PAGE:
At intermission, we all got this traditional ice cream treat, which was basically ice cream with some sort of congealed food coloring type thing. Regardless, it was pretty good and after watching the last half of the show, made our way back through the Dublin night to our rooms at Trinity.

Dublin Day 3

Note: Prior to studying abroad in London, I spent 10 days in Ireland and Northern Ireland as part of the prequel class “The Pale and Beyond.” We spent five days in Dublin and then five days in Belfast learning about Irish culture and identity.For more about my time in Ireland, check the Ireland category tag on the right.

Today was a very busy day that took us from the busy streets of Dublin to the quaint roads of the Irish seaside. But the day began with another lecture, this one from the director of the Inter-religion Center at Trinity. The lecture took place in the brand-new Ecumenics Center, a building so new that we couldn’t even find the lightswitch. Ecumenics is not, as I first thought, a weird Irish spelling of Economics. It is in fact, as the director explained, “the intersection between religion and politics.” As he talked, I could definitely see why this would be such an important area of study for the Republic of Ireland.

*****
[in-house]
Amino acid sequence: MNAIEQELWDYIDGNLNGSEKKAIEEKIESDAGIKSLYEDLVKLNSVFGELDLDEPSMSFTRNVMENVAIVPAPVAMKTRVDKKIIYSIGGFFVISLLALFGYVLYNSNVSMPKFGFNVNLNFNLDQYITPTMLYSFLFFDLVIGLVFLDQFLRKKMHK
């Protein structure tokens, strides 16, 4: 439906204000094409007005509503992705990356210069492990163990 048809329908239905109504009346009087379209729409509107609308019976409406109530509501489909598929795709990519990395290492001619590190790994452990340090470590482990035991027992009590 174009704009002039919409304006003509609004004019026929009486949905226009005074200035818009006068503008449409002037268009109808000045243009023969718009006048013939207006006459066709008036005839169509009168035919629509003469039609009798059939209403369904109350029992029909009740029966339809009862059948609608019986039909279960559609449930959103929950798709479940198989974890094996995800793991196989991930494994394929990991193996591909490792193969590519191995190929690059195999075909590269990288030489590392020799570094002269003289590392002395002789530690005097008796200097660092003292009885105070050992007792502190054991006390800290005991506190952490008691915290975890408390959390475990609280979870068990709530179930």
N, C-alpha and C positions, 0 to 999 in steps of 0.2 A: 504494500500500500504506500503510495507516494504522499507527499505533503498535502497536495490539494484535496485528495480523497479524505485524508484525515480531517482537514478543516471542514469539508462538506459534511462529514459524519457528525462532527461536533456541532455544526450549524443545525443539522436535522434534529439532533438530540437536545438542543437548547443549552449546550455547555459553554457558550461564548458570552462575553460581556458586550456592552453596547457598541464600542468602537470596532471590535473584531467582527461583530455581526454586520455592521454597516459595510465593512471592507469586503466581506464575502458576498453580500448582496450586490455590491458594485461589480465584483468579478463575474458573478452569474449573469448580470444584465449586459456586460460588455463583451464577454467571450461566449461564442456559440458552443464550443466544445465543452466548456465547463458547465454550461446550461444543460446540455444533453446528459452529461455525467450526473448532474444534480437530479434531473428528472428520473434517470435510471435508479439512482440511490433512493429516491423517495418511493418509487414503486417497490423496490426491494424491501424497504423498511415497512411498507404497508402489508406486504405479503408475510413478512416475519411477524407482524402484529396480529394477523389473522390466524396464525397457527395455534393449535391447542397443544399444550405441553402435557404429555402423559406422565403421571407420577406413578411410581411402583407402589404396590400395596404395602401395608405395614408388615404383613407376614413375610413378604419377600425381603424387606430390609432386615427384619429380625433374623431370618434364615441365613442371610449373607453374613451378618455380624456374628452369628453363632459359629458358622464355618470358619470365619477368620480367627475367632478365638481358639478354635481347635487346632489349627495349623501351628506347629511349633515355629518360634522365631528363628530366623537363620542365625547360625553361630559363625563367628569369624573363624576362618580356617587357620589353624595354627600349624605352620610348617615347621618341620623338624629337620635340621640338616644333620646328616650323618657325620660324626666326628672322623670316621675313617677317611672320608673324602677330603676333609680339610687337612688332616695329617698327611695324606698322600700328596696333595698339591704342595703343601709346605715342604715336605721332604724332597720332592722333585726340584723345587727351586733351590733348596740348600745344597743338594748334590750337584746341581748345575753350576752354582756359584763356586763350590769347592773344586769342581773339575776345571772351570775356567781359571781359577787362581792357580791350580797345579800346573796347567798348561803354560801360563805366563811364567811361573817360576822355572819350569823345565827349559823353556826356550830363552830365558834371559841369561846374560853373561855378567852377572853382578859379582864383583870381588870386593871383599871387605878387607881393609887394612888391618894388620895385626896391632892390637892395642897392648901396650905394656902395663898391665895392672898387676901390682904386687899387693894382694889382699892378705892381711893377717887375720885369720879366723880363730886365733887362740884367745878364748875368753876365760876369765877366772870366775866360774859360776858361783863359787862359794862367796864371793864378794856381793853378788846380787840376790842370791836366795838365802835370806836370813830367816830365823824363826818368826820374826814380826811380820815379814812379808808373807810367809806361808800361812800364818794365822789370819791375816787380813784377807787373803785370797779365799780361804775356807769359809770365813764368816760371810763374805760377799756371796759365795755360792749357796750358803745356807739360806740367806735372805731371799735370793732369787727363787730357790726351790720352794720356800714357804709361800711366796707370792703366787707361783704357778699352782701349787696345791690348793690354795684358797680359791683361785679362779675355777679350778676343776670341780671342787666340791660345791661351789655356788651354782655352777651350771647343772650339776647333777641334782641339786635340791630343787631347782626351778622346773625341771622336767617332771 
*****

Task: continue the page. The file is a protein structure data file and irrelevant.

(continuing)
Ireland is 84 percent Catholic and one’s religion is something that affects every area of one’s life, even for people who might not attend mass on Sundays. Nearly all the schools are segregated here by religion, so Catholics and Protestants go to separate schools. The Catholic Church dominates social life as well as it sponsors various sports teams and holds social events. Inter-marriage between Protestants and Catholics is very low and the lack of interaction between the two groups has caused problems (more on this once we get to Northern Ireland).

Dun Laoghaire

Dun Laoghai

Next we had another lecture on Irish travellers, similar to gypsies, before leaving campus to explore the seaside outside of Dublin. We got a packed lunch from the campus dining center and then boarded a Dart train (similar to the NJ PATH) for a 20 minute trip to the town of Dun Laoghai. It was a gorgeous day and we ate our lunch while watching the waves lap against the piers and rocks. We then walked down to an ice cream place called “Teddy’s” and got their famous “99” ice cream, which consists of this really creamy vanilla ice cream with a stick of chocolate in it. It was delicious.

One of the swimming areas

One of the swimming areas